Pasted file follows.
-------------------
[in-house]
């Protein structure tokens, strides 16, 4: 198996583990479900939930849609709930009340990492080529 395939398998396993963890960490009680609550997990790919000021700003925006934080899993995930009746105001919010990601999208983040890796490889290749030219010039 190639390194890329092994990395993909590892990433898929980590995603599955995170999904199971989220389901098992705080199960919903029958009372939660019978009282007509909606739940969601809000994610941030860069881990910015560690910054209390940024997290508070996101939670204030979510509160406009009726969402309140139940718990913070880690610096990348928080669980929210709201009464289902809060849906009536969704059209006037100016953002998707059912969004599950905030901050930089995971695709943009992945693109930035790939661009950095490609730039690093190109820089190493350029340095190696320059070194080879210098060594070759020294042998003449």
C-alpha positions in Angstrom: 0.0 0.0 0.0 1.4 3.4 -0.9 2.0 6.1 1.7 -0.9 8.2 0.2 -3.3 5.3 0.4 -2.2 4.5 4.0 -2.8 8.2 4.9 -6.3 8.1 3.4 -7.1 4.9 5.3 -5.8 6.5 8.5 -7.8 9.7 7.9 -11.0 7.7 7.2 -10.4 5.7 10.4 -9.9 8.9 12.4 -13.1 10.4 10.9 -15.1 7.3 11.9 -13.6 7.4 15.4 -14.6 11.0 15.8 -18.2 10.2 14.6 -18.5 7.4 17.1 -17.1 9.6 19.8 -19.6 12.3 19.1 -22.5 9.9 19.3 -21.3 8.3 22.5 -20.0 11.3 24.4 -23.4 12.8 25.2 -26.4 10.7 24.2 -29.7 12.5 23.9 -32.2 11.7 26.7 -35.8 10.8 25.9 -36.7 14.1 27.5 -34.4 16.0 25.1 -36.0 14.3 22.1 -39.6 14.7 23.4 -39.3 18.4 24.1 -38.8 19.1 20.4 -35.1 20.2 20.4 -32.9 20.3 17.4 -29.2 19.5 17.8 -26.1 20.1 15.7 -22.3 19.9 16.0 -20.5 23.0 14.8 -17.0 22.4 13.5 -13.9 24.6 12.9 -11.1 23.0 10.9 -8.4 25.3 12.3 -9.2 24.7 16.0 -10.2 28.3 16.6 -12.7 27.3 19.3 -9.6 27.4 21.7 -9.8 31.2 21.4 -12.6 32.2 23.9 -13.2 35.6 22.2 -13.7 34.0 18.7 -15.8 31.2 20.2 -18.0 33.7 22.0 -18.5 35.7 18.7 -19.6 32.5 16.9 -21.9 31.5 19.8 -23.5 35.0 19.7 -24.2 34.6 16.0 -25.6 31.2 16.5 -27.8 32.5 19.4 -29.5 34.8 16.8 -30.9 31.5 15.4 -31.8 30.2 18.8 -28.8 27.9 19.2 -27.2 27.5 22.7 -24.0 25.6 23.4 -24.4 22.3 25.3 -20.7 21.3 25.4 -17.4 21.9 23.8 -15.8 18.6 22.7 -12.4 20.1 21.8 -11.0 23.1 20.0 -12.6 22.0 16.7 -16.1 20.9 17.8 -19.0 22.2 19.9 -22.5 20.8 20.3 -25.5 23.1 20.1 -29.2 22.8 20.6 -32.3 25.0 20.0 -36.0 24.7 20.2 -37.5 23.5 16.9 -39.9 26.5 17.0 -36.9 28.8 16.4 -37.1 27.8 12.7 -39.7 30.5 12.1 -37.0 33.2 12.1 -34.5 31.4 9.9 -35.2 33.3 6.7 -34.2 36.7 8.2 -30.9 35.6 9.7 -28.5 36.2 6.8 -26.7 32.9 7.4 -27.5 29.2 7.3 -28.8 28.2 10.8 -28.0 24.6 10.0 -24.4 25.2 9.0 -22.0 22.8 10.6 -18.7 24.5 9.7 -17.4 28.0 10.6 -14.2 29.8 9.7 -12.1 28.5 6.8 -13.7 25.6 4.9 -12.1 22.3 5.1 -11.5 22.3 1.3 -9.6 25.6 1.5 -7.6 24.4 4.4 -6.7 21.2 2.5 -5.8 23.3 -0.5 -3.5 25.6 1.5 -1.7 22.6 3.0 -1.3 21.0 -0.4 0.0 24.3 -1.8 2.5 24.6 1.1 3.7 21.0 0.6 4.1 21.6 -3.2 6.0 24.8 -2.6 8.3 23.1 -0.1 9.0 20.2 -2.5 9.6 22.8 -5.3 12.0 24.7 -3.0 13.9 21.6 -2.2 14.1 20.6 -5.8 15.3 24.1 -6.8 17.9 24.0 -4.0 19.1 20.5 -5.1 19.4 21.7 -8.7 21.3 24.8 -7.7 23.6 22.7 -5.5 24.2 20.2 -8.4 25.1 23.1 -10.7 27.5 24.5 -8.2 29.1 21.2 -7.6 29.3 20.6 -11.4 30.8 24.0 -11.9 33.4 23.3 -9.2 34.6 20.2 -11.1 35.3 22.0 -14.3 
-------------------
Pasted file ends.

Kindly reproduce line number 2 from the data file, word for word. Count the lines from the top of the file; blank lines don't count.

């Protein structure tokens, strides 16, 4: 198996583990479900939930849609709930009340990492080529 395939398998396993963890960490009680609550997990790919000021700003925006934080899993995930009746105001919010990601999208983040890796490889290749030219010039 190639390194890329092994990395993909590892990433898929980590995603599955995170999904199971989220389901098992705080199960919903029958009372939660019978009282007509909606739940969601809000994610941030860069881990910015560690910054209390940024997290508070996101939670204030979510509160406009009726969402309140139940718990913070880690610096990348928080669980929210709201009464289902809060849906009536969704059209006037100016953002998707059912969004599950905030901050930089995971695709943009992945693109930035790939661009950095490609730039690093190109820089190493350029340095190696320059070194080879210098060594070759020294042998003449």